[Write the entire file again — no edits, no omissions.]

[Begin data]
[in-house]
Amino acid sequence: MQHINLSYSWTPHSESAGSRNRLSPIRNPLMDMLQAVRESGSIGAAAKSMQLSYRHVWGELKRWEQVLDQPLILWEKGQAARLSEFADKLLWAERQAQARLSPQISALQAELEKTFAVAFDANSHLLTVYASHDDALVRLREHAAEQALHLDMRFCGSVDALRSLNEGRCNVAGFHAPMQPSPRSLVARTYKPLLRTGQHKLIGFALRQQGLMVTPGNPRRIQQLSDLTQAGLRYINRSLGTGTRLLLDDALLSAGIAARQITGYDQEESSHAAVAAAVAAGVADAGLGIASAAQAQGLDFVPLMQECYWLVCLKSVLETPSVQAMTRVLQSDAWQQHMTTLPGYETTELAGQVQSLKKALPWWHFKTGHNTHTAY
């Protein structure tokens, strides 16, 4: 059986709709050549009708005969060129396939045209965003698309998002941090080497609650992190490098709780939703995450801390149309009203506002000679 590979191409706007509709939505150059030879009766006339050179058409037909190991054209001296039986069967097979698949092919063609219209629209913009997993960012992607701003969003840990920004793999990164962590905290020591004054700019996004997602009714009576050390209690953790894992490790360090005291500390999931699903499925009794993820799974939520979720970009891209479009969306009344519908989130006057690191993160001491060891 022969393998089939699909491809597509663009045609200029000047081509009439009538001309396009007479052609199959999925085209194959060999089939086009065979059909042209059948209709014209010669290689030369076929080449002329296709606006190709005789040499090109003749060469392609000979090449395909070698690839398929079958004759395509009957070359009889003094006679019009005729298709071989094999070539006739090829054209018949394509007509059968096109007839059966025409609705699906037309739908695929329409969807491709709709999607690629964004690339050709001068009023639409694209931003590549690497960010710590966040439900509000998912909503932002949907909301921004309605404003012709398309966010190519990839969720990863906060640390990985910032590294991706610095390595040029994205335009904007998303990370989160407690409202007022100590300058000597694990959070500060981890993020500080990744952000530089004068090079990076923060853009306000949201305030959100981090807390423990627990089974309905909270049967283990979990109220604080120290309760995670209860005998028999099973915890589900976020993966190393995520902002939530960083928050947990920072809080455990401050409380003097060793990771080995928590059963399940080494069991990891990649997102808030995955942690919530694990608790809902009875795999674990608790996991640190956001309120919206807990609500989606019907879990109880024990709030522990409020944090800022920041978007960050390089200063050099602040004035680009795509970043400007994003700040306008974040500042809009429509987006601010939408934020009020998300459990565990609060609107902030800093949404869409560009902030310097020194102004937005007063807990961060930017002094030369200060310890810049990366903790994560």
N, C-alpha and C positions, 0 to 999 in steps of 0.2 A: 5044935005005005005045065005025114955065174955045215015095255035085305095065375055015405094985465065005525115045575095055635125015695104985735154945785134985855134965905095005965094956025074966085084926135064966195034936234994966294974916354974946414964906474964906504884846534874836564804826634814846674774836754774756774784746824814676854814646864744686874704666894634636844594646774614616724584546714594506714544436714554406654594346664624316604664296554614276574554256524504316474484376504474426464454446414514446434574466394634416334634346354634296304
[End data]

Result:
[in-house]
Amino acid sequence: MQHINLSYSWTPHSESAGSRNRLSPIRNPLMDMLQAVRESGSIGAAAKSMQLSYRHVWGELKRWEQVLDQPLILWEKGQAARLSEFADKLLWAERQAQARLSPQISALQAELEKTFAVAFDANSHLLTVYASHDDALVRLREHAAEQALHLDMRFCGSVDALRSLNEGRCNVAGFHAPMQPSPRSLVARTYKPLLRTGQHKLIGFALRQQGLMVTPGNPRRIQQLSDLTQAGLRYINRSLGTGTRLLLDDALLSAGIAARQITGYDQEESSHAAVAAAVAAGVADAGLGIASAAQAQGLDFVPLMQECYWLVCLKSVLETPSVQAMTRVLQSDAWQQHMTTLPGYETTELAGQVQSLKKALPWWHFKTGHNTHTAY
């Protein structure tokens, strides 16, 4: 059986709709050549009708005969060129396939045209965003698309998002941090080497609650992190490098709780939703995450801390149309009203506002000679 590979191409706007509709939505150059030879009766006339050179058409037909190991054209001296039986069967097979698949092919063609219209629209913009997993960012992607701003969003840990920004793999990164962590905290020591004054700019996004997602009714009576050390209690953790894992490790360090005291500390999931699903499925009794993820799974939520979720970009891209479009969306009344519908989130006057690191993160001491060891 022969393998089939699909491809597509663009045609200029000047081509009439009538001309396009007479052609199959999925085209194959060999089939086009065979059909042209059948209709014209010669290689030369076929080449002329296709606006190709005789040499090109003749060469392609000979090449395909070698690839398929079958004759395509009957070359009889003094006679019009005729298709071989094999070539006739090829054209018949394509007509059968096109007839059966025409609705699906037309739908695929329409969807491709709709999607690629964004690339050709001068009023639409694209931003590549690497960010710590966040439900509000998912909503932002949907909301921004309605404003012709398309966010190519990839969720990863906060640390990985910032590294991706610095390595040029994205335009904007998303990370989160407690409202007022100590300058000597694990959070500060981890993020500080990744952000530089004068090079990076923060853009306000949201305030959100981090807390423990627990089974309905909270049967283990979990109220604080120290309760995670209860005998028999099973915890589900976020993966190393995520902002939530960083928050947990920072809080455990401050409380003097060793990771080995928590059963399940080494069991990891990649997102808030995955942690919530694990608790809902009875795999674990608790996991640190956001309120919206807990609500989606019907879990109880024990709030522990409020944090800022920041978007960050390089200063050099602040004035680009795509970043400007994003700040306008974040500042809009429509987006601010939408934020009020998300459990565990609060609107902030800093949404869409560009902030310097020194102004937005007063807990961060930017002094030369200060310890810049990366903790994560």
N, C-alpha and C positions, 0 to 999 in steps of 0.2 A: 5044935005005005005045065005025114955065174955045215015095255035085305095065375055015405094985465065005525115045575095055635125015695104985735154945785134985855134965905095005965094956025074966085084926135064966195034936234994966294974916354974946414964906474964906504884846534874836564804826634814846674774836754774756774784746824814676854814646864744686874704666894634636844594646774614616724584546714594506714544436714554406654594346664624316604664296554614276574554256524504316474484376504474426464454446414514446434574466394634416334634346354634296304